(In support) There is a shortage of hearing instrument fitter/dispensers in Washington, which makes it difficult to serve customers, especially given Washington's increasing population. The shortage also makes it difficult for Washington businesses to compete with businesses in other states. The state urgently needs more hearing instrument fitter/dispensers. This bill will help the state produce more qualified hearing instrument fitter/dispensers, which will help both consumers and businesses. In 1996 a study was completed to determine appropriate training requirements for this profession; this bill is reflective of one of the approaches in the study. The practice-based training in this bill is consistent with most other states. Most adults learn by doing and examinations in this area are moving in this direction. Washington is one of the only states that does not have an apprenticeship approach to licensing, which puts the state behind the rest of the country. Washington's pathway is so restrictive that it excludes people with four-year degrees. This bill does not expand the scope of practice for hearing instrument fitter/dispensers, does not eliminate the existing paths to licensure, and does not change how the school-based training programs operate.

(With concerns) This bill is a major change and warrants further discussion; the bill should go through a stakeholder process. There is no regulatory oversight over the practical experience element of this bill; there is no regulatory authority, no accrediting body, and no link between the supervisors and the state to make sure the applicants are getting the training they need. The perception that there is a shortage of hearing instrument fitter/dispensers should be examined more closely; there are currently two schools offering degrees in hearing instrument fitting/dispensing, an audiology program at the University of Washington, and a new audiology program in the Portland area. An apprenticeship model is costly for the state, costly to supervisors and business owners, and difficult to regulate with respect to the quality of education. This bill will have a negative impact on patient care; it is a step backwards. Selling hearing aids is complicated, and reducing training standards is not the way to address this issue. The limited training environment will make the credential less portable. This bill allows an applicant to have any college degree; a liberal arts degree is not the same as a degree from a dedicated program. Under this bill, not all apprentices will have the full spectrum of training, yet they can work anywhere. The bill requires distance learning from an entity that is not regulated by the state; if the entity ceased to exist, the applicant could not obtain a credential. The effective date should be extended to July 1, 2015. The language in the bill about mail orders may be preempted by federal law.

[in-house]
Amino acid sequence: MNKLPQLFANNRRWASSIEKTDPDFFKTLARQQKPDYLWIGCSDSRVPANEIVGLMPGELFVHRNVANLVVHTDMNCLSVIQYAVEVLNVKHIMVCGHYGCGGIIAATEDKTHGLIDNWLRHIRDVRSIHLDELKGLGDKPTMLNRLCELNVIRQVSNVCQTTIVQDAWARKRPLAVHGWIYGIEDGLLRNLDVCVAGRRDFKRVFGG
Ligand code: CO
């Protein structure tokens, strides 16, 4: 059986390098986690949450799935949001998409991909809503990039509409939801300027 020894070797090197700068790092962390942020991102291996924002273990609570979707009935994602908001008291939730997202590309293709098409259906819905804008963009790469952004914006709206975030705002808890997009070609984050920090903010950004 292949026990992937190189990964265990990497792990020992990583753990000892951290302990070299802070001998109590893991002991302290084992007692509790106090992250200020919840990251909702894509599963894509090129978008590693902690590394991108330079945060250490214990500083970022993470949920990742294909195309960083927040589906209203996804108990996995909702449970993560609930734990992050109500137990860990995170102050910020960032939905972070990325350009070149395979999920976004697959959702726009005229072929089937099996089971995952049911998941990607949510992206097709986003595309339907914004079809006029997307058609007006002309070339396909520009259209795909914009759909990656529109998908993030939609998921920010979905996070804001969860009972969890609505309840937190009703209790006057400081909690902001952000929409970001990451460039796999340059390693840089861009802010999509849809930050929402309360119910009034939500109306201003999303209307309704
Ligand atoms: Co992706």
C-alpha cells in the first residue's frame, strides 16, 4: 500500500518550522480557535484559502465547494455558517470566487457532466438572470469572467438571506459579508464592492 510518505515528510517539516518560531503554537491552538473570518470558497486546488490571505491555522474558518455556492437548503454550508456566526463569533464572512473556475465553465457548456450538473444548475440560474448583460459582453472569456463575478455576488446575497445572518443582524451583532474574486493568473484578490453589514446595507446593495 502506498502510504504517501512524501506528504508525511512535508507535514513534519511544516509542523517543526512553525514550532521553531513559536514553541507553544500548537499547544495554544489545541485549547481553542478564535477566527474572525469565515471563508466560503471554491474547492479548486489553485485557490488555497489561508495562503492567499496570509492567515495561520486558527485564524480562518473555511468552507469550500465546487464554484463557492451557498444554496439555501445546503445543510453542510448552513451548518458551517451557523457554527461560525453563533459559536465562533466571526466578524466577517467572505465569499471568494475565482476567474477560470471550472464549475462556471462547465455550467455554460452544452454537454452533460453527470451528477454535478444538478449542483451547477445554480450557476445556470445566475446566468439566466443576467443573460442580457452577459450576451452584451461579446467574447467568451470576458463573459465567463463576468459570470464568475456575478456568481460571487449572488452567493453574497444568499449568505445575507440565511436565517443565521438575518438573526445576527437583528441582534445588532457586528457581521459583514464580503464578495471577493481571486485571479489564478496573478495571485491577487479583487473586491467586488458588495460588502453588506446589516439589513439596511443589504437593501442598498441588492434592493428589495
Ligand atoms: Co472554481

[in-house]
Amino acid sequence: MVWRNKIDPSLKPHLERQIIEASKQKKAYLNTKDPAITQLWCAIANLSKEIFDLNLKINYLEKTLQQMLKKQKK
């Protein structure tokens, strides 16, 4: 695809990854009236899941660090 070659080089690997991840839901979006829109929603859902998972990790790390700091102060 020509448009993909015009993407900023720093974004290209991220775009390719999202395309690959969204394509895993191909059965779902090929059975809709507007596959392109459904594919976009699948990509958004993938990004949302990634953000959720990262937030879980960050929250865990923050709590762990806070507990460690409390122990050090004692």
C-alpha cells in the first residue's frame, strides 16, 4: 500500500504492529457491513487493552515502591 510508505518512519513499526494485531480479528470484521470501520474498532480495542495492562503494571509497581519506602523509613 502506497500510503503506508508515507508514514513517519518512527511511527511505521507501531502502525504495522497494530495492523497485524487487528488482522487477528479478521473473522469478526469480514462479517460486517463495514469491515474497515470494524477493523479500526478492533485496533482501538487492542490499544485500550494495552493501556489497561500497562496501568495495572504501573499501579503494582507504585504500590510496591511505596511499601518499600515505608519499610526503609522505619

(Opposed) None.

Persons Testifying: (In support) Lisa Thatcher and Richard Giles, Washington Hearing Society; Tammy Clark and Paul Sass, Costco Wholesale; Sandy Hubbard, Miracle-Ear franchise; and Paula Cain, Hearing Aid Consultants.

(With concerns) Melissa Johnson and Susan Anderson, Washington Speech-Language-Hearing Association; Nichole Kingham, Washington State Audiology Academy; Kristi Weeks, Department of Health; Cheri Perazzoli, Hearing Loss Association of Washington; and Marty Brown, State Board of Community Technical Colleges.

Persons Signed In To Testify But Not Testifying: None.